Green Your Home by Harvesting Rainwater
by Garret Stenbridge
If you live in the Southeast, you have experienced more than enough rain this summer. But if you live in parts of the West, you have likely experienced the opposite: extreme drought. In both cases, you should consider the benefits of harvesting rainwater.
It's a great, easy do-it-yourself project with a sure-fire payoff!
"Green" home features continue to grow in popularity, and a rainwater harvesting system is one that is easy to build and install. Plus, it will reduce your reliance on public water and save you money on utility costs.
1. Create a water collection receptacle using a five-gallon bucket and a 55-gallon (or larger) barrel.
- Use a jigsaw to cut the top quarter off of the five-gallon bucket.
- Sit the top of the bucket on the lid to the barrel, and use a pencil to trace its outline.
- Use a jigsaw to cut along the outline of the bucket.
- Slide the top quarter of the bucket into the circular hole so that it is snug.
- Near the base of the barrel, cut a small hold and insert a spigot.
- Place two cinder blocks near the home's downspout for the gutter system, and sit the barrel on top of them. You can also build a wooden platform to serve the same purpose and give a cleaner, organized appearance.
2. Modify your gutter downspout so that it will flow to the barrel.
- Install a downspout diverter and a short section of downspout that will lead to the barrel. This will allow you to collect water until the barrel is full, and then divert unneeded water to the ground.
- Place the downspout extension on the top of the bucket lid and trace it with a pencil.
- Use the jigsaw to cut along the perimeter that you have outlined and create an opening where the downspout extension will fit into the bucket lid.
- Install a gutter filter in the gutter that runs along the roof, close to where the downspout begins. This will prevent unwanted debris from entering the water receptacle.
3. Connect the downspout to the barrel.
- Remove the lid to the bucket, insert a paint strainer with drawstrings, and replace the lid so that it holds the strainer in place. This will form a second line of defense against debris.
- Place the downspout extension into the bucket lid so that rainwater can flow into the bucket, and then into the barrel.
These steps will get you going with a basic rainwater harvesting system for non-potable water, but keep in mind that there are extensive variations that can be incorporated, from adding additional barrels to creating a complex filter system that will produce potable (safe to drink) water.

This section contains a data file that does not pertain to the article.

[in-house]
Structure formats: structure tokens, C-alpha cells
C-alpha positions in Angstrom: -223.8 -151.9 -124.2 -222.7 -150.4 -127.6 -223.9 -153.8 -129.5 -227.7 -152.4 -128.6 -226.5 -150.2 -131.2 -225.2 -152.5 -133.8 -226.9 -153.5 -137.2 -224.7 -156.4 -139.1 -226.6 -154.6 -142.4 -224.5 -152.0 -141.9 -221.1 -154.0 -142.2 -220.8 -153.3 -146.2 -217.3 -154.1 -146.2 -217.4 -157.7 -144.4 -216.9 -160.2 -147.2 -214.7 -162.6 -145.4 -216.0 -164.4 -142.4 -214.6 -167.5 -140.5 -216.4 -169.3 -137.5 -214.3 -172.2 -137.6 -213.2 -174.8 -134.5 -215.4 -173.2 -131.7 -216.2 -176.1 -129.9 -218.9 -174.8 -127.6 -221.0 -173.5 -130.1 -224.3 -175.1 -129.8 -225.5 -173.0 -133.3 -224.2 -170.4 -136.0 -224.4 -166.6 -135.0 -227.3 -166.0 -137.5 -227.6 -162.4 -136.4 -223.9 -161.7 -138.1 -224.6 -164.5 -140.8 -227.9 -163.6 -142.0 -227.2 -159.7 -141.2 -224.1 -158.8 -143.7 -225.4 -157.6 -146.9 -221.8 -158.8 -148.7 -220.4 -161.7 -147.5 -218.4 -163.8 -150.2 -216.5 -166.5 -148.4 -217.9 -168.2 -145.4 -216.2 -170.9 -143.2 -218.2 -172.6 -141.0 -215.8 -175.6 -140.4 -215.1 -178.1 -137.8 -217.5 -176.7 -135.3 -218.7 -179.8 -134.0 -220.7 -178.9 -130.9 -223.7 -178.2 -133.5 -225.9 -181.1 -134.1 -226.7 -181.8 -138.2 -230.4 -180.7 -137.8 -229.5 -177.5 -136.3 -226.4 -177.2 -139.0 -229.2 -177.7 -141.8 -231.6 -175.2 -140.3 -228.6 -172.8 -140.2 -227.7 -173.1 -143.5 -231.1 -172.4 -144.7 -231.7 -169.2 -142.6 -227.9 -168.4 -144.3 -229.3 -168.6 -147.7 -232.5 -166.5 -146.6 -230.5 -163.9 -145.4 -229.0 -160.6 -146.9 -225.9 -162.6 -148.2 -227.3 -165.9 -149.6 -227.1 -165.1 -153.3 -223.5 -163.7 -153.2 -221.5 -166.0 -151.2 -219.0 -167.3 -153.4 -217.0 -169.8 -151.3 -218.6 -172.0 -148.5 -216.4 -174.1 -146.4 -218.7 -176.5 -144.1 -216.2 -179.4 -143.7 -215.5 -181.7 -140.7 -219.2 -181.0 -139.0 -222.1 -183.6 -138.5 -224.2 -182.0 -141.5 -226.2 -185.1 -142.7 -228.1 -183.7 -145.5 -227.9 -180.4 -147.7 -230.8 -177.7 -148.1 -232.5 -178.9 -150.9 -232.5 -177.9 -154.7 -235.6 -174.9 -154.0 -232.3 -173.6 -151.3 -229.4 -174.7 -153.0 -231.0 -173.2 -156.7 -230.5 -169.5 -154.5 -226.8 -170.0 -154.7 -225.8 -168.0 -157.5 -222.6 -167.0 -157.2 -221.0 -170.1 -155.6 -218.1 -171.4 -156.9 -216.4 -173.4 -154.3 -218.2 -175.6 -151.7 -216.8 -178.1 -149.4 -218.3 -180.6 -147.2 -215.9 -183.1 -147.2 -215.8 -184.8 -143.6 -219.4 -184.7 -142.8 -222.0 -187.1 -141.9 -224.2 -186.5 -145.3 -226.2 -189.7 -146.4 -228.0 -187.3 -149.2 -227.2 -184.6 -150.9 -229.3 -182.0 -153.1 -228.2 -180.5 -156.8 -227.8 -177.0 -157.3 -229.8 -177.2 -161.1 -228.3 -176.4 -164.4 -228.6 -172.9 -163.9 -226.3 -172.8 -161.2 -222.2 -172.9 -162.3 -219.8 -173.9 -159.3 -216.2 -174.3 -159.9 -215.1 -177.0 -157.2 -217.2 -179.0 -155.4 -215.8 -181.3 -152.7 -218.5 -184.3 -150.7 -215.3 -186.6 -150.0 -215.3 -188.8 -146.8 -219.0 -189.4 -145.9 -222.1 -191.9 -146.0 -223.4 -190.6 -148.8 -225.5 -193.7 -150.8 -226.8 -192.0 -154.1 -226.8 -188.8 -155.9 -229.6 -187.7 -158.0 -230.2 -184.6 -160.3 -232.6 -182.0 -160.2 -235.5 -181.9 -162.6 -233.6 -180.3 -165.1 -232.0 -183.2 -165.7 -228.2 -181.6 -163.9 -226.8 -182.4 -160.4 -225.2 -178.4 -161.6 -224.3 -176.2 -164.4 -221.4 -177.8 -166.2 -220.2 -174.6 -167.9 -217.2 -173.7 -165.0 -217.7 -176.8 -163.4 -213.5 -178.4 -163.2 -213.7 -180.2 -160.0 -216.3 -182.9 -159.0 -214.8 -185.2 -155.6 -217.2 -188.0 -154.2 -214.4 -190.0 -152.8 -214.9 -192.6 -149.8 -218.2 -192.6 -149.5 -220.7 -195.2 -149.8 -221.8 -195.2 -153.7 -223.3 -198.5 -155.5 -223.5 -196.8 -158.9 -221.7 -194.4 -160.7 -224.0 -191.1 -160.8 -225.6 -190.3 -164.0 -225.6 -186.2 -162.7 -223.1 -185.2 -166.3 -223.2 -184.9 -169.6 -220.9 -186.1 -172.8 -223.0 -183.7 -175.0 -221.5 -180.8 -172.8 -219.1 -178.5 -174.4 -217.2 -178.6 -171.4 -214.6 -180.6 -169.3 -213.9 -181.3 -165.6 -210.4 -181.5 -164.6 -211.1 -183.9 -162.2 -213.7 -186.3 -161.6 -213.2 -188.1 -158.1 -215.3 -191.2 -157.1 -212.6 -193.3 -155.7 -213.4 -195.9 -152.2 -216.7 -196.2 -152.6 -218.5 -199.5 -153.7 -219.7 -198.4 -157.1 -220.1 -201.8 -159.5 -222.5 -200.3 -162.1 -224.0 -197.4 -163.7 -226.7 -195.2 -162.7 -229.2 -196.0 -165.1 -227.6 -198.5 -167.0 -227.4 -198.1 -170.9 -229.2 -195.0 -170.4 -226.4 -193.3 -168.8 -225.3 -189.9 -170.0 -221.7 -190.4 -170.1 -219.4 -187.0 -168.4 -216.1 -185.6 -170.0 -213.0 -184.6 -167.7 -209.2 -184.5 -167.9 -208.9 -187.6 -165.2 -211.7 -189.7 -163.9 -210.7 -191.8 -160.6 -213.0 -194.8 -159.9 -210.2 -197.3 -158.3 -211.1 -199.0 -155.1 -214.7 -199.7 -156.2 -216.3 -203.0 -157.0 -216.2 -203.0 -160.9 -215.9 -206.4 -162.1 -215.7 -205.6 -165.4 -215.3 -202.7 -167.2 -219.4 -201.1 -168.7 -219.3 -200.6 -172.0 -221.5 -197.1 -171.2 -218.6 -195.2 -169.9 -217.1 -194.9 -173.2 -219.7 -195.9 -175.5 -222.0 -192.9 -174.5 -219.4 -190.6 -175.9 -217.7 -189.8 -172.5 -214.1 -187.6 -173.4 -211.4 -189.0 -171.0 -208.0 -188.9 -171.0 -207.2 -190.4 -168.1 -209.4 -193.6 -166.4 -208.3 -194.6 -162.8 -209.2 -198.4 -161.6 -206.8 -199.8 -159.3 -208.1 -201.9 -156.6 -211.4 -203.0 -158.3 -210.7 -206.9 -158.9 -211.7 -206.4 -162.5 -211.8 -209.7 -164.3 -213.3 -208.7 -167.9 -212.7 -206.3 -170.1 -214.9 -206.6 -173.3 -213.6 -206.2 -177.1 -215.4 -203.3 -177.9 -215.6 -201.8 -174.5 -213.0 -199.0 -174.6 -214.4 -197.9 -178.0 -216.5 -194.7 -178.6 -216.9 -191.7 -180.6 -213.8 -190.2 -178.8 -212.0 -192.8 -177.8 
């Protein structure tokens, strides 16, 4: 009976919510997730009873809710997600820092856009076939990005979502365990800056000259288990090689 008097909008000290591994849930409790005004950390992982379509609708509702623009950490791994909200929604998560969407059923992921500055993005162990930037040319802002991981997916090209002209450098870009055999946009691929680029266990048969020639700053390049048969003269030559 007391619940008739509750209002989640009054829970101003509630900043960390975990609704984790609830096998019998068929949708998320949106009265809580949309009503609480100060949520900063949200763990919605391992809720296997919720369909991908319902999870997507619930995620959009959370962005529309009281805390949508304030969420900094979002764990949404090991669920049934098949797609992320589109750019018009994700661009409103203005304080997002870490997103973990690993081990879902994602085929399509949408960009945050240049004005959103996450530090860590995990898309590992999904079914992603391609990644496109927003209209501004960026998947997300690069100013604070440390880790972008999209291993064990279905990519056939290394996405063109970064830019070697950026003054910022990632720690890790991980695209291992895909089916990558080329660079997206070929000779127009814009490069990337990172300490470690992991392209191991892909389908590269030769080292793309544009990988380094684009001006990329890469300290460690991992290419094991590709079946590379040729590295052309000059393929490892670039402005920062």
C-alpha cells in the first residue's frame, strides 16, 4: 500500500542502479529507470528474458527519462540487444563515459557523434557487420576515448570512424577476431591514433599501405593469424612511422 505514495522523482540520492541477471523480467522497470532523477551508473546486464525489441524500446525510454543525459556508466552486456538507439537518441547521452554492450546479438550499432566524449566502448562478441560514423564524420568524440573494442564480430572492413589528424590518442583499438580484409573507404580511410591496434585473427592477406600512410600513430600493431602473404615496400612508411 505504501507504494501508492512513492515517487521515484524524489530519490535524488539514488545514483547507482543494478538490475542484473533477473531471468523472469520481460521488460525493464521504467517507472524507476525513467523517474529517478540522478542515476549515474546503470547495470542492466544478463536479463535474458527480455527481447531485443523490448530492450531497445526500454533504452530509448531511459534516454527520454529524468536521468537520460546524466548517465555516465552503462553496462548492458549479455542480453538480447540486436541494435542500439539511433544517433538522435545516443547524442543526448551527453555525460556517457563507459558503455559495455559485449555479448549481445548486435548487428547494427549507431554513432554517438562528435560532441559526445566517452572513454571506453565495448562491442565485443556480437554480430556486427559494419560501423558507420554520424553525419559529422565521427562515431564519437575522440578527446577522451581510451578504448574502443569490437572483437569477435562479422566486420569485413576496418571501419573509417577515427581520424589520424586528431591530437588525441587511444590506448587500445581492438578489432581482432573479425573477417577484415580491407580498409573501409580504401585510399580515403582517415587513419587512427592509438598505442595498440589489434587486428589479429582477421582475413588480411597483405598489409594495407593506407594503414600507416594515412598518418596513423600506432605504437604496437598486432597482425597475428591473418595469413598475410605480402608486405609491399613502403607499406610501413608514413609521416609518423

Now that you are collecting your own rainwater, what can you do with it?
Just imagine all of your uses for non-potable water around your house ... the options are limitless!
- Keep your garden green: Plants and grasses thrive on rainwater, so they won't discriminate when you transition from using public water to recycled water to keep them nourished throughout the year. For those in drought-ridden areas, this could be the difference between life and death for any vegetation around the home. If you live in an area that has been fortunate enough to experience above-average rainfall, save the water for dryer days ahead.
- Maintain a clean appearance for your car and home: Recycled water is perfect for rinsing off the patio, cleaning off your home's siding, and even washing your car. Add a little soap and a scrub brush, and you are ready to go.
- Bathe and cool your pets: In the heat of the summer, there is nothing better for your four-legged friends than a bath or even just a soak in a baby pool full of rainwater. Even though the water that you have collected isn't potable, it is just fine for Fido.
Creating your own rainwater harvesting system is a plus for any homeowner. It can help you maintain your way of life around the house during times of drought, it can help you green your home, and in doing so, you can save money on your water bill. Done correctly, you can ensure that your do-it-yourself project adds to your already-organized yard and is a boon to your home.
About the author: Garret Stembridge is a member of the Internet marketing team at Extra Space Storage, and regularly contributes to the Storage Blog. Garret often writes about sustainable practices for the home and for businesses. The Extra Space Storage in Mesa, Arizona has been retrofitted to reduce energy consumption.